Previous post Next post

More asylum seekers find work in Switzerland

Asylum seekers clean a park in Biasca, canton Ticino, in 2017

Over one-third of all asylum seekers and refugees in Switzerland are currently employed, according to State Secretariat for Migration (SEM) figures. But most of the jobs are precarious and the vast majority continue to receive state benefits.

In one year, the employment rate for asylum seekers in Switzerland rose from 27% in March 2018 to 32% today, according to a report by the Ostschweiz and Zentralschweiz am Sonntag newspapers that cite recent SEM data.

This translates into an additional 5,000 asylum seekers in employment in one year.

Among those who have been provisionally admitted to the country, the employment rate rose from 31% to over 37% in one year.

The SEM says this growth is essentially the result of more integration measures. It highlights the introduction of so-called pre-apprenticeship courses for one year to selected refugees and asylum seekers in 18 out of 26 cantons to help with their integration. The aim is to prepare those with labour market potential for a full apprenticeship.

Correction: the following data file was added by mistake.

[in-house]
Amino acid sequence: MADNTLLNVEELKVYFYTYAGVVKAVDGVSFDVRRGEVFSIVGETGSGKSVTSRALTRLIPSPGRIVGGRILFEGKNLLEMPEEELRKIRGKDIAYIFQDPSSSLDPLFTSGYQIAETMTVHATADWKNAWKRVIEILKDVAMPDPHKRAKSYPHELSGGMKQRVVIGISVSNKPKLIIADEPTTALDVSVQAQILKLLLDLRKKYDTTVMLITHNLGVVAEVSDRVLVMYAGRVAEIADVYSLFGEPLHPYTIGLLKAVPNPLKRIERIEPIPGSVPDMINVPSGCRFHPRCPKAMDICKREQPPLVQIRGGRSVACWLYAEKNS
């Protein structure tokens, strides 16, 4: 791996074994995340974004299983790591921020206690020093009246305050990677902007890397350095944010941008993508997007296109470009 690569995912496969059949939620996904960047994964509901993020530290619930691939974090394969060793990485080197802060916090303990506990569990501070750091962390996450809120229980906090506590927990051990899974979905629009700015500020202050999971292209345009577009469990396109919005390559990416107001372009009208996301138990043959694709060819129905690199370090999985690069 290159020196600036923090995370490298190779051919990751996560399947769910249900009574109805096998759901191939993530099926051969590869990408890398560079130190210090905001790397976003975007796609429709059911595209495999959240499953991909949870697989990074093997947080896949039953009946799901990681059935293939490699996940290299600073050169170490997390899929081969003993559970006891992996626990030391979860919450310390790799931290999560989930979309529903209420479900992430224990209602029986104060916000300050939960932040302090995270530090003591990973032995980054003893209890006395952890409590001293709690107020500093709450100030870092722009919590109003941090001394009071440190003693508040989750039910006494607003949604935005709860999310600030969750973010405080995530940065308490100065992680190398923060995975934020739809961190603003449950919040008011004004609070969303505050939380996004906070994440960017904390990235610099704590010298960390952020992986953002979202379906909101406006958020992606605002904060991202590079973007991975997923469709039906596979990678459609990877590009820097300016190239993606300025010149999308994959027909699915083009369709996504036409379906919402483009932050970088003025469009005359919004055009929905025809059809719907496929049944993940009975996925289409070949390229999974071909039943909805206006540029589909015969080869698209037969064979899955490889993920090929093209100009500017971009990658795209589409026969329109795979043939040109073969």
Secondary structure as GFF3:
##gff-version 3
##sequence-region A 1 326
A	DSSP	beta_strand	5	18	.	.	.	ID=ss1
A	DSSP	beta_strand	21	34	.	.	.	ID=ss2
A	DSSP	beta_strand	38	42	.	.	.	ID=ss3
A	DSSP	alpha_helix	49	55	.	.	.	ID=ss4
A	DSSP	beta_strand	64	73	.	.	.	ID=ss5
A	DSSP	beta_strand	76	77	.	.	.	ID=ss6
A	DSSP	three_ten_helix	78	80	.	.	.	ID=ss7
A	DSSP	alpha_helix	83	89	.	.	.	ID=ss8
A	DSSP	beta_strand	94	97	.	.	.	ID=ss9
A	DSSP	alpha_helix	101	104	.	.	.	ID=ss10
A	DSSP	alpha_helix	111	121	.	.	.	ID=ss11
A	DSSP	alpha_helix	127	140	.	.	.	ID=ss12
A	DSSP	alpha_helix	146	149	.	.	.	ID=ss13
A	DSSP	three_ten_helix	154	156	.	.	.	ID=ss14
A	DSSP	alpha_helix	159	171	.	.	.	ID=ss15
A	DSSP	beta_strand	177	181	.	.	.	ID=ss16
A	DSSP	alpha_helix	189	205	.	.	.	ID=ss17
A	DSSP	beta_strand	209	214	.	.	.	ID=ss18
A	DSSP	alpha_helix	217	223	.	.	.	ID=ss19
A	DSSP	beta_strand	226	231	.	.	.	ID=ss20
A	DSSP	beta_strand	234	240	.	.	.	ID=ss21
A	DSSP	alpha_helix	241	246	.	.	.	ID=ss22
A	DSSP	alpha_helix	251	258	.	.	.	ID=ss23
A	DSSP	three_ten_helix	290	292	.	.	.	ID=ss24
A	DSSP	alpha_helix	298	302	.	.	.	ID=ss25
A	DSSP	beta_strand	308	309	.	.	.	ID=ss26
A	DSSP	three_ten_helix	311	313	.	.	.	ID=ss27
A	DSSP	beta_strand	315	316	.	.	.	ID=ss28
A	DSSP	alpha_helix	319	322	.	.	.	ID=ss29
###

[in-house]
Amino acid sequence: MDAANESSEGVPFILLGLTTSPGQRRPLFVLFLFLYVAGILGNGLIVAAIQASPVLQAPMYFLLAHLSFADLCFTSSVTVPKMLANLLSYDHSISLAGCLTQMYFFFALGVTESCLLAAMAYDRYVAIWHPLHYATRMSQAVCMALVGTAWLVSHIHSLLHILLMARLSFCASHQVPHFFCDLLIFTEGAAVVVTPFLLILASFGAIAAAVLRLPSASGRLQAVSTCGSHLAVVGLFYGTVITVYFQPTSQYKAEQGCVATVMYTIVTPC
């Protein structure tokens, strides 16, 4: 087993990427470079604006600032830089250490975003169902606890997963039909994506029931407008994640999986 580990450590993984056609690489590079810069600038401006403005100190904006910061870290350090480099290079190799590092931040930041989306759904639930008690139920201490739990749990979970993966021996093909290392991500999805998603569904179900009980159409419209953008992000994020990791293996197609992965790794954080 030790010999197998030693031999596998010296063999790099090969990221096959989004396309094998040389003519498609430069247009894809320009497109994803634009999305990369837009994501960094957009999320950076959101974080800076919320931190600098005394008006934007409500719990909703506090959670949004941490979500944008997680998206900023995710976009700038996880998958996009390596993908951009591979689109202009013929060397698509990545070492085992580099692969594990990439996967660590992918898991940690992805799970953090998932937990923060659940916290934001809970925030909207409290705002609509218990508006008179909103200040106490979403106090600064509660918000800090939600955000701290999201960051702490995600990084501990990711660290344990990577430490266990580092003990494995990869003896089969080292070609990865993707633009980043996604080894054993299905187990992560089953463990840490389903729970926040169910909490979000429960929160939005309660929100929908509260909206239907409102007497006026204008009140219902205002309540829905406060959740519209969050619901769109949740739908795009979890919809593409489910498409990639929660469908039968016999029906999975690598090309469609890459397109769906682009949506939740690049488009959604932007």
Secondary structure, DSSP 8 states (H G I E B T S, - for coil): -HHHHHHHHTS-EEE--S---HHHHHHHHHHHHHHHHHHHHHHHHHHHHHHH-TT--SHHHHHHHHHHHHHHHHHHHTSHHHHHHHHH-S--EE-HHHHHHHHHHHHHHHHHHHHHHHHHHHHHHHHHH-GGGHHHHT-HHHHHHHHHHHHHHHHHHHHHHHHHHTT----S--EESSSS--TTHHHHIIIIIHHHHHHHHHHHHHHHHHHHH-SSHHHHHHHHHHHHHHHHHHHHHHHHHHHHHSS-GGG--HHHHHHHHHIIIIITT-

But simplified employment procedures for employers and a greater willingness from communal authorities to help asylum seekers find work are also making a difference.

Nevertheless, most of the jobs on offer are low paid and do not allow asylum seekers to become financially independent. In 2017, 86% of asylum seekers and refugees received state benefits.

Full story here
About Swissinfo
SWI – the international service of the Swiss Broadcasting Corporation (SBC). Since 1999, has fulfilled the federal government’s mandate to distribute information about Switzerland internationally, supplementing the online offerings of the radio and television stations of the SBC. Today, the international service is directed above all at an international audience interested in Switzerland, as well as at Swiss citizens living abroad.
Previous post See more for 3) Swiss Markets and News Next post
Tags: ,

Permanent link to this article:

Leave a Reply

Your email address will not be published.

You may use these HTML tags and attributes: <a href="" title=""> <abbr title=""> <acronym title=""> <b> <blockquote cite=""> <cite> <code> <del datetime=""> <em> <i> <q cite=""> <s> <strike> <strong>

This site uses Akismet to reduce spam. Learn how your comment data is processed.